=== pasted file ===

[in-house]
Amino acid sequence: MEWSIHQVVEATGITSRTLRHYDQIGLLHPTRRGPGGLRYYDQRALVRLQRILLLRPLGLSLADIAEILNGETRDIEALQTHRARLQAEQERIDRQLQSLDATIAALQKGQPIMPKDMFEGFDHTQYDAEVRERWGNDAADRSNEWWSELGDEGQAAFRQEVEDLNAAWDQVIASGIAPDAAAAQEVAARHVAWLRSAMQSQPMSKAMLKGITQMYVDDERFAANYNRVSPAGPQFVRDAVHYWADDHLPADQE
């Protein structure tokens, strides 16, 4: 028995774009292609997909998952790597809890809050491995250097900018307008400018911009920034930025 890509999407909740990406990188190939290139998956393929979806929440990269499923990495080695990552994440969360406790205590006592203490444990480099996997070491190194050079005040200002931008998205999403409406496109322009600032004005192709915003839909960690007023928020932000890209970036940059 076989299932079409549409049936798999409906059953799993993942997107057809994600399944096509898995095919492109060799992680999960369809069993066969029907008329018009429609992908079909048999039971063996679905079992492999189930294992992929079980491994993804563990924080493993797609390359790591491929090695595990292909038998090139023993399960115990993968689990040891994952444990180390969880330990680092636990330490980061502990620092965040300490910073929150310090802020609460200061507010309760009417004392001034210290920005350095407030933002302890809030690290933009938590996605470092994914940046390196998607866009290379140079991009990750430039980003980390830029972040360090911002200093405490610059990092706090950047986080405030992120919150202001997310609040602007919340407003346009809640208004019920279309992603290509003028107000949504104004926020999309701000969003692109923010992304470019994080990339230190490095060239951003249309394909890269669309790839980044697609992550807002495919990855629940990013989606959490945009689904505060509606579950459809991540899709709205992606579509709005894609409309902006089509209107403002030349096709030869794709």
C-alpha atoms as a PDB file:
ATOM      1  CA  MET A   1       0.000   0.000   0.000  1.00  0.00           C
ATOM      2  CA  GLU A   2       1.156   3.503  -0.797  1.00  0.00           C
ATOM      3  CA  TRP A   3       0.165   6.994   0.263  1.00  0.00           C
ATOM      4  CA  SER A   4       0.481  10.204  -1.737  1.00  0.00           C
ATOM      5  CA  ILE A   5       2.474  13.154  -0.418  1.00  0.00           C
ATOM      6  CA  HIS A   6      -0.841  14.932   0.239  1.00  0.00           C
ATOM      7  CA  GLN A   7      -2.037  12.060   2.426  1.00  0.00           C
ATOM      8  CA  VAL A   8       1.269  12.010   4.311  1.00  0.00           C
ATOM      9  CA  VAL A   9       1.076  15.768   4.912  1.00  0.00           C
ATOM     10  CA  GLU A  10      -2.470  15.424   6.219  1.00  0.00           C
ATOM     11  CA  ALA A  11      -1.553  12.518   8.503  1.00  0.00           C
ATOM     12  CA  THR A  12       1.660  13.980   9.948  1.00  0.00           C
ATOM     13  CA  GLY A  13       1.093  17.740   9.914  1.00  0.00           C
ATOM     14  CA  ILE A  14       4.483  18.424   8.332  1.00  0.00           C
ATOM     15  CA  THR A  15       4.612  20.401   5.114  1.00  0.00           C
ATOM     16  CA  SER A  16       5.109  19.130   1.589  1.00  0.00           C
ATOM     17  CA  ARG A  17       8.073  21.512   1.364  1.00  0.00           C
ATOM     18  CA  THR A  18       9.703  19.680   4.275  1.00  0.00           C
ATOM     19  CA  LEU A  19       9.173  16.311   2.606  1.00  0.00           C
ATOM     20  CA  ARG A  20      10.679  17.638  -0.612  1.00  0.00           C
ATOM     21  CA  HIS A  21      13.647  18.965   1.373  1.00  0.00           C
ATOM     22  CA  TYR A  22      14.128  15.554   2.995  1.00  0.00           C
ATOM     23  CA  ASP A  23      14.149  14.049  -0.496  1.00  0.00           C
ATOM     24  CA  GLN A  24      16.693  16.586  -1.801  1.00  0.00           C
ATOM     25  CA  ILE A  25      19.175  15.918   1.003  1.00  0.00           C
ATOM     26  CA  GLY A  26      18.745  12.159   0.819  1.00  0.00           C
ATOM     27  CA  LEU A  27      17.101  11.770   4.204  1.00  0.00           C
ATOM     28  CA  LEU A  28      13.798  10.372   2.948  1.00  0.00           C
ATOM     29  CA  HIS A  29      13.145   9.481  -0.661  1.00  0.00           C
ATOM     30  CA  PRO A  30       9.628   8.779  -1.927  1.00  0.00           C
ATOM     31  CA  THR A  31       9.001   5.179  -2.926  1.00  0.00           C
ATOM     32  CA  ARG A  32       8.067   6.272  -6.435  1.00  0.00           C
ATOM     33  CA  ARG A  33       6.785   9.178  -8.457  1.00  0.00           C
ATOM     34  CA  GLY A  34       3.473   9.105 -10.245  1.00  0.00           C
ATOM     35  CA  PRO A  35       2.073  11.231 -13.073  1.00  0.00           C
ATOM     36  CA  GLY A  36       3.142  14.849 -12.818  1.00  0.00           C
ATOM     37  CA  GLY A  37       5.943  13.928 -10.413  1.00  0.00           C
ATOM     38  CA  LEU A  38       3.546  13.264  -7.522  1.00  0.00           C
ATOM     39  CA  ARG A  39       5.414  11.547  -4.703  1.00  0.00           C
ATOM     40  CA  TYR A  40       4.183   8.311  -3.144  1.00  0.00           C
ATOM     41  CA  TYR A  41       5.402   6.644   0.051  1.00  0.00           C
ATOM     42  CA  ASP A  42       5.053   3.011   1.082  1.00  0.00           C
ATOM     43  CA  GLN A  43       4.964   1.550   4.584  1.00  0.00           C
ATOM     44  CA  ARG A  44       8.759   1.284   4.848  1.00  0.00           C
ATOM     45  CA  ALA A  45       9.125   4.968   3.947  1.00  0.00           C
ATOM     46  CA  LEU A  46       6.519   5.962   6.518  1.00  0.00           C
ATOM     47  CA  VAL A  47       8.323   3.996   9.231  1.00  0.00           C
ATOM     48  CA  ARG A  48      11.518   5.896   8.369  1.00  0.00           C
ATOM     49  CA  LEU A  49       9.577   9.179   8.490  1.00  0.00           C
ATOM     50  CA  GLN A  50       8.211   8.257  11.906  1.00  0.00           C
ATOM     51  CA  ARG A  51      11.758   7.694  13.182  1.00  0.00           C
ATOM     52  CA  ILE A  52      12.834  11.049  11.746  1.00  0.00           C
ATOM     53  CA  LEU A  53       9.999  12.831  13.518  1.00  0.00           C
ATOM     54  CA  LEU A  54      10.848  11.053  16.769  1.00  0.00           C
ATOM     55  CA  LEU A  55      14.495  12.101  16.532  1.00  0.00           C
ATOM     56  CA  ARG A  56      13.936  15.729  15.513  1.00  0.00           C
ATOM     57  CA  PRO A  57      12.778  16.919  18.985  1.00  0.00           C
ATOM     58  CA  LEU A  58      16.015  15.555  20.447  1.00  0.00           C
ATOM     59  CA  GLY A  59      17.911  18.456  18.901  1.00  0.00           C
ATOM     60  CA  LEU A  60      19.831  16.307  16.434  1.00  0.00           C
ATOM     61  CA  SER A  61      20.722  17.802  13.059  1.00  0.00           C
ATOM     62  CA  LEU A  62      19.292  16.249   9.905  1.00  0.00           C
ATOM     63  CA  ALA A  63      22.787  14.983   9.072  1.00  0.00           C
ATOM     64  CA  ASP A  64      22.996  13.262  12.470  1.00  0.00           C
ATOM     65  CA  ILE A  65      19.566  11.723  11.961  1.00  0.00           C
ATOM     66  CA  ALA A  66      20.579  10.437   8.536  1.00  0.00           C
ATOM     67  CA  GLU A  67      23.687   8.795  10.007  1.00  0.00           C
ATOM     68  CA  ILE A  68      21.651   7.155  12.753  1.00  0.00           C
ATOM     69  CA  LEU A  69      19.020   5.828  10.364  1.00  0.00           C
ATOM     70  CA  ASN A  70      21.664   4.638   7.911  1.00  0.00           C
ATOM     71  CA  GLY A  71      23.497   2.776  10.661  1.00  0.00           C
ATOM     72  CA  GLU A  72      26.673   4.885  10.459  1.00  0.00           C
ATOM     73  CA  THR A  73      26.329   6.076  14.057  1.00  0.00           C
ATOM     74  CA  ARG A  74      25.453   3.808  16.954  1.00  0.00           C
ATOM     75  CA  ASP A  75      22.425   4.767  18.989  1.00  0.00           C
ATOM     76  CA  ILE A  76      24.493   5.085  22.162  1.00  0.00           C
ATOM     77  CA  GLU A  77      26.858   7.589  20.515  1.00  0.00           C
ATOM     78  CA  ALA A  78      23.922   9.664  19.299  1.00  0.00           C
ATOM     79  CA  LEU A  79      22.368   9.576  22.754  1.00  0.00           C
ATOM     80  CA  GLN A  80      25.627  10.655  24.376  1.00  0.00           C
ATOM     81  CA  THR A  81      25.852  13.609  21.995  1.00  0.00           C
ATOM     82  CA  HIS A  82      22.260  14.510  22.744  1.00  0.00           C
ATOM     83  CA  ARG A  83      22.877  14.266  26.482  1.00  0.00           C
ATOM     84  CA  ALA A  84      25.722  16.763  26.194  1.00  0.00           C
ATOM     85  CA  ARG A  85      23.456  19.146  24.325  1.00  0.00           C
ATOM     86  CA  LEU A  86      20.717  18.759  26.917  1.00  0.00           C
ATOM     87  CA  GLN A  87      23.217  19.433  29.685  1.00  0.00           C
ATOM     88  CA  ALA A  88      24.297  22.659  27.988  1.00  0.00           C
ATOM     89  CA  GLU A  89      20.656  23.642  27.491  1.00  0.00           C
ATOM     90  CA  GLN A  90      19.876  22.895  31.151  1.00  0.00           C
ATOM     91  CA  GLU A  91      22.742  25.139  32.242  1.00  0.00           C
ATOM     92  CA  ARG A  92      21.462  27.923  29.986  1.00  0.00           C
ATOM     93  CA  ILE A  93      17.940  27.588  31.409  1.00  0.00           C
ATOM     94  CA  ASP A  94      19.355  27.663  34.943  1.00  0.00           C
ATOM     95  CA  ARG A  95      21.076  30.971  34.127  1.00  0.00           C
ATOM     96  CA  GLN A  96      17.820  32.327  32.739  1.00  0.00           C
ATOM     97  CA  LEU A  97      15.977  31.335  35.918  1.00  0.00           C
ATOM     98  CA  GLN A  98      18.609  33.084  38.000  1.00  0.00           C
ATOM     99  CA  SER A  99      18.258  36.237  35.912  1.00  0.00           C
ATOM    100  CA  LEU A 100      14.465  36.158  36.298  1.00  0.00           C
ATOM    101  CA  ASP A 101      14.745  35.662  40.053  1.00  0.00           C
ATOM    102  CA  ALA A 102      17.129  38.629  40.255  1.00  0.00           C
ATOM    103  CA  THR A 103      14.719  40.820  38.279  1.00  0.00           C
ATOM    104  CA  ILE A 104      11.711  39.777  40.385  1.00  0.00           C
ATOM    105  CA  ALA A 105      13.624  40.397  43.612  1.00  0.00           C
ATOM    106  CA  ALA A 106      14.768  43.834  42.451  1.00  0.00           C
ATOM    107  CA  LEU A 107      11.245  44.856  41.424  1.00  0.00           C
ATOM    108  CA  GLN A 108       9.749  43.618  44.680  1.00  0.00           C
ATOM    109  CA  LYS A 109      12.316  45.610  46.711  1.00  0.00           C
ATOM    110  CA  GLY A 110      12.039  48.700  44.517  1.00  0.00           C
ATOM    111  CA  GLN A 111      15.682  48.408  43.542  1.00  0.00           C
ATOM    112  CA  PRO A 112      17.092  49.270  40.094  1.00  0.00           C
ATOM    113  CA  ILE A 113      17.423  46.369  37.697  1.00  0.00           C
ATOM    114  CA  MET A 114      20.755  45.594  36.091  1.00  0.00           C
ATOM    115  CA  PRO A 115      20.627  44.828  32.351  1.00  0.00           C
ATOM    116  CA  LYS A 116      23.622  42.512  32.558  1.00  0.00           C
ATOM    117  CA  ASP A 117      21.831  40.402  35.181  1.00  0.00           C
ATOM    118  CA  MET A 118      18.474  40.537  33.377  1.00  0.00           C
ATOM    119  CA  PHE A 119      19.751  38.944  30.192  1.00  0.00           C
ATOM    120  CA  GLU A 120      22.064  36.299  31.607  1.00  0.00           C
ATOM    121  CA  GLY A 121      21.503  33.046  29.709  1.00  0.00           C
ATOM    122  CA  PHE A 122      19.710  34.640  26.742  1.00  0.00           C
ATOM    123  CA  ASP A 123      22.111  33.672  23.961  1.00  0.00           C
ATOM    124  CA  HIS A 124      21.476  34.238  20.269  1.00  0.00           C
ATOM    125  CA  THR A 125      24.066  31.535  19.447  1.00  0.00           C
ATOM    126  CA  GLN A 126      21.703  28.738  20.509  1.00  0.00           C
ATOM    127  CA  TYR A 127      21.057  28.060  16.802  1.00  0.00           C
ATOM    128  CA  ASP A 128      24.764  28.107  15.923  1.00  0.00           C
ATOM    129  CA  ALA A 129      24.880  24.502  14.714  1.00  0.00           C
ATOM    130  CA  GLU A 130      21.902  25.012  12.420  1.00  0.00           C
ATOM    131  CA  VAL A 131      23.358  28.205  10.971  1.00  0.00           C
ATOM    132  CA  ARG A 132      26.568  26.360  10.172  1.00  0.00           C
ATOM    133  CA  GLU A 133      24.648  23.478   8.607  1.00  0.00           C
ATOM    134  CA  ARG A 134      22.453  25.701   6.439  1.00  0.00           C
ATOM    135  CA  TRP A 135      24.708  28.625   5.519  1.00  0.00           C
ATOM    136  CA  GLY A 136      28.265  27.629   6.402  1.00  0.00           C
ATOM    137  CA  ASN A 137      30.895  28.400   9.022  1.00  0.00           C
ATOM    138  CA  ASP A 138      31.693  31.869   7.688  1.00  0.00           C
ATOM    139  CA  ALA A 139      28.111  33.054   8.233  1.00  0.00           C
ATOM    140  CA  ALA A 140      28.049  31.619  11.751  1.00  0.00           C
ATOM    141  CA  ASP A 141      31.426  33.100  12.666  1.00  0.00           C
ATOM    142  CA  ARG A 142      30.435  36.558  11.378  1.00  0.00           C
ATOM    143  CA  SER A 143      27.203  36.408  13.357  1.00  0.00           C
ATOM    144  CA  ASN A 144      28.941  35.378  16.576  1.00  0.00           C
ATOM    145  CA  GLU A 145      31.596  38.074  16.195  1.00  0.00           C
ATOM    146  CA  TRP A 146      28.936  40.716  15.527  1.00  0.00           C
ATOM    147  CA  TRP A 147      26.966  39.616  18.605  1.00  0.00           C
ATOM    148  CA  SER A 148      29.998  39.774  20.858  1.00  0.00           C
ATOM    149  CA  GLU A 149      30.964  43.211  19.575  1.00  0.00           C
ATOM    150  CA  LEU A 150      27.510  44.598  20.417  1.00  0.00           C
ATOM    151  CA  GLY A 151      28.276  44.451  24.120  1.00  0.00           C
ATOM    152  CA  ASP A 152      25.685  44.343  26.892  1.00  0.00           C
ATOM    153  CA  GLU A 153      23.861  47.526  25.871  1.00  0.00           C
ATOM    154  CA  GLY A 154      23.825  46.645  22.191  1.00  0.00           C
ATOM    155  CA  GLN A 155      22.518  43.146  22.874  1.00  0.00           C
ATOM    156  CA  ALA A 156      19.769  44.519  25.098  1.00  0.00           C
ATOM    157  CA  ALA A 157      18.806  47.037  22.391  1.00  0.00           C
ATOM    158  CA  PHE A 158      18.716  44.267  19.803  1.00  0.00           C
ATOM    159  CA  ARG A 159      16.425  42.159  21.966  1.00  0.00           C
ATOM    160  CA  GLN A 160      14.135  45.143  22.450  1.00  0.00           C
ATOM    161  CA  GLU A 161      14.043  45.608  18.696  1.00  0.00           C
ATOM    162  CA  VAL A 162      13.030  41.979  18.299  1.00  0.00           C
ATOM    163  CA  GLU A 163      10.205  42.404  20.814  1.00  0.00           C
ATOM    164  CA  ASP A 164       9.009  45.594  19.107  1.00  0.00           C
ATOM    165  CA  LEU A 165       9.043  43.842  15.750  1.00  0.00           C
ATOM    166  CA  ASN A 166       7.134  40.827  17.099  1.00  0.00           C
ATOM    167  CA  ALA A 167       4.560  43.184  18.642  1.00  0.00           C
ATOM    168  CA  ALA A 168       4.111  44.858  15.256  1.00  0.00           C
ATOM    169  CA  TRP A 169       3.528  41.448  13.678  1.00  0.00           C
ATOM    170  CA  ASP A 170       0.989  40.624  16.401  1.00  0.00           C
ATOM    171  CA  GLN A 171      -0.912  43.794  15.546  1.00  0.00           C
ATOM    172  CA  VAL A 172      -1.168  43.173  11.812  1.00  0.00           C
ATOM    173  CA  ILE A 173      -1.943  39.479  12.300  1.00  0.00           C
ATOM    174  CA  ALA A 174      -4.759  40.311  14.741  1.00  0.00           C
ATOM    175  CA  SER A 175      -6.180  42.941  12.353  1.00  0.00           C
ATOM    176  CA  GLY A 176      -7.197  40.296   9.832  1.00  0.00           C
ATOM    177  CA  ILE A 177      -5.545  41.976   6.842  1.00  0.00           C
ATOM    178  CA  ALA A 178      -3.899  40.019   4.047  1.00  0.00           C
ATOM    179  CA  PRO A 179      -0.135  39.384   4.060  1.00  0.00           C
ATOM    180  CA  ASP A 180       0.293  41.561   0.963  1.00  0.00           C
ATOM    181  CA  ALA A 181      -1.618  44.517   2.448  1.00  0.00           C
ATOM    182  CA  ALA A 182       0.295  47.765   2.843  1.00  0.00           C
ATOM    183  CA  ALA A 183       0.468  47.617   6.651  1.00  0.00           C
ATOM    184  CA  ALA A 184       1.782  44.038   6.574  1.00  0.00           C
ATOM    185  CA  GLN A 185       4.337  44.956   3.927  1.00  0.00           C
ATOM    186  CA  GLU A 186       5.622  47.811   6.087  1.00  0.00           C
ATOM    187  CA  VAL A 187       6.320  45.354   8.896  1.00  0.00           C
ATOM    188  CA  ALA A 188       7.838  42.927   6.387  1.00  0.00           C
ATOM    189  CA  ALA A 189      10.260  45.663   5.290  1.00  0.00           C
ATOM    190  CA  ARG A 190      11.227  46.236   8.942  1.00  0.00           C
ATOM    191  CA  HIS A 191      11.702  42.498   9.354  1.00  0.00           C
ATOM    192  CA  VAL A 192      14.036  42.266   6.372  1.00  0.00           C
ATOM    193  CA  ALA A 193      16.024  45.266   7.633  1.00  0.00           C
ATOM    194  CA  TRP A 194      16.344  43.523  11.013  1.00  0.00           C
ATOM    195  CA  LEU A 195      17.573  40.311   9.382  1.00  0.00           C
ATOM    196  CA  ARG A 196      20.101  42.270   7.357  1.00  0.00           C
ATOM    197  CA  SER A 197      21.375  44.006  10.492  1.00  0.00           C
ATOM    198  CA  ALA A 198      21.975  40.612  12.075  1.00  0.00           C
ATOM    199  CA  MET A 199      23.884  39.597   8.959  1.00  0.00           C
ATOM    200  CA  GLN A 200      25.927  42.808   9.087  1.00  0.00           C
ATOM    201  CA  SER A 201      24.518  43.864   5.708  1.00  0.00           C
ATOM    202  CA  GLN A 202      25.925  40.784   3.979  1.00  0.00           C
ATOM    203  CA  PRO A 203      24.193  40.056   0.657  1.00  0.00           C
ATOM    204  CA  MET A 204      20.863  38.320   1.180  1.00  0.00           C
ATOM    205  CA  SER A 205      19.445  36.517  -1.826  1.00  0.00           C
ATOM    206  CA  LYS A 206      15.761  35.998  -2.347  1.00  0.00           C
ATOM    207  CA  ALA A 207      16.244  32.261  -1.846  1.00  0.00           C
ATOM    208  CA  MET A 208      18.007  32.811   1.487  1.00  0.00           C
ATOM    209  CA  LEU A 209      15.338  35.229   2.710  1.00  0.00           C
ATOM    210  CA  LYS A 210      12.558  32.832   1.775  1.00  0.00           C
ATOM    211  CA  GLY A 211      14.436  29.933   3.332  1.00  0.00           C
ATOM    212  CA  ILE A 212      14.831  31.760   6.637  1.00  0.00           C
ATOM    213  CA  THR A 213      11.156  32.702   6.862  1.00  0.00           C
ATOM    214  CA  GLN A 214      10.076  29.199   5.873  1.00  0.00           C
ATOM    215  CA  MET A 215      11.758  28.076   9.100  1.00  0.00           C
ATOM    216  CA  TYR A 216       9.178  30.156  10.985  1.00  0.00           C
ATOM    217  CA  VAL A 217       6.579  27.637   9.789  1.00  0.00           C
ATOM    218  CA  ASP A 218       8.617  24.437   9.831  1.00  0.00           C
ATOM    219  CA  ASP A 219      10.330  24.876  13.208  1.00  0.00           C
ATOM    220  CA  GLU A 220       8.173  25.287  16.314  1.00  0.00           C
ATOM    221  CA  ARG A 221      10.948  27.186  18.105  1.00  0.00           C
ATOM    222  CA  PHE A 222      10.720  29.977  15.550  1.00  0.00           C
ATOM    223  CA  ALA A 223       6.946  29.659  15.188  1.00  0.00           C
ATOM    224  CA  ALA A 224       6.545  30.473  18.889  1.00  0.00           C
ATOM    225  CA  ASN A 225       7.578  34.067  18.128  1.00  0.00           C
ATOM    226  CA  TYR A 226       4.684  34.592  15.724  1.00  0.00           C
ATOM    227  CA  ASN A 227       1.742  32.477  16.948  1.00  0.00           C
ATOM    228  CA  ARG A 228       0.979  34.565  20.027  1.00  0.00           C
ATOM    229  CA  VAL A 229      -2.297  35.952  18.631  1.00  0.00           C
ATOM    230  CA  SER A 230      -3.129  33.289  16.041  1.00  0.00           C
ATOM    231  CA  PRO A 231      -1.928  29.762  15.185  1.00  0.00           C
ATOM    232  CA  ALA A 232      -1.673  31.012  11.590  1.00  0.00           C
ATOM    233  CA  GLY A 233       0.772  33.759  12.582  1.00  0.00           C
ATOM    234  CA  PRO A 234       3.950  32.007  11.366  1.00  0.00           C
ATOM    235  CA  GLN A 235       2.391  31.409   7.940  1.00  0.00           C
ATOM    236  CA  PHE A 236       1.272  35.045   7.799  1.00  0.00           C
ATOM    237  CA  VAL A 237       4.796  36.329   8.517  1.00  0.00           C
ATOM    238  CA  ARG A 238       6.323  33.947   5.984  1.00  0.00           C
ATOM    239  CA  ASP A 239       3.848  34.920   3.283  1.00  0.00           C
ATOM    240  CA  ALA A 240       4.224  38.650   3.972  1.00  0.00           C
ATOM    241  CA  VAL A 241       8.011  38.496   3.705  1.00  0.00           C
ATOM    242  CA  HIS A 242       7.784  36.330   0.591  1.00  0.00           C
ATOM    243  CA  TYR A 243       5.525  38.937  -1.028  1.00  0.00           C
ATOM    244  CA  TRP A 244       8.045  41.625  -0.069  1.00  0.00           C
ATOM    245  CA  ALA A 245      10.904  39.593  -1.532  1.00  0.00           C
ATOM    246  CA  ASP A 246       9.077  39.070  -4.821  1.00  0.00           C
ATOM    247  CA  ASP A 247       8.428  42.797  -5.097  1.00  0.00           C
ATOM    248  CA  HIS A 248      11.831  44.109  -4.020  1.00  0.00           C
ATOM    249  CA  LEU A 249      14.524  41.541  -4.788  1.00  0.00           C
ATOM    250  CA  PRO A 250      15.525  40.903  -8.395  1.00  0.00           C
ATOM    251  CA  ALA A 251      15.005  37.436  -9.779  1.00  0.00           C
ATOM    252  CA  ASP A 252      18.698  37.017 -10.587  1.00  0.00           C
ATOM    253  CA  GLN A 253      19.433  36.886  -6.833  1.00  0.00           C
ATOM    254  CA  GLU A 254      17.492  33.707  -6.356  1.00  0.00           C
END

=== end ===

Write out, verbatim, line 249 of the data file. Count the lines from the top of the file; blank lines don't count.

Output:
ATOM    245  CA  ALA A 245      10.904  39.593  -1.532  1.00  0.00           C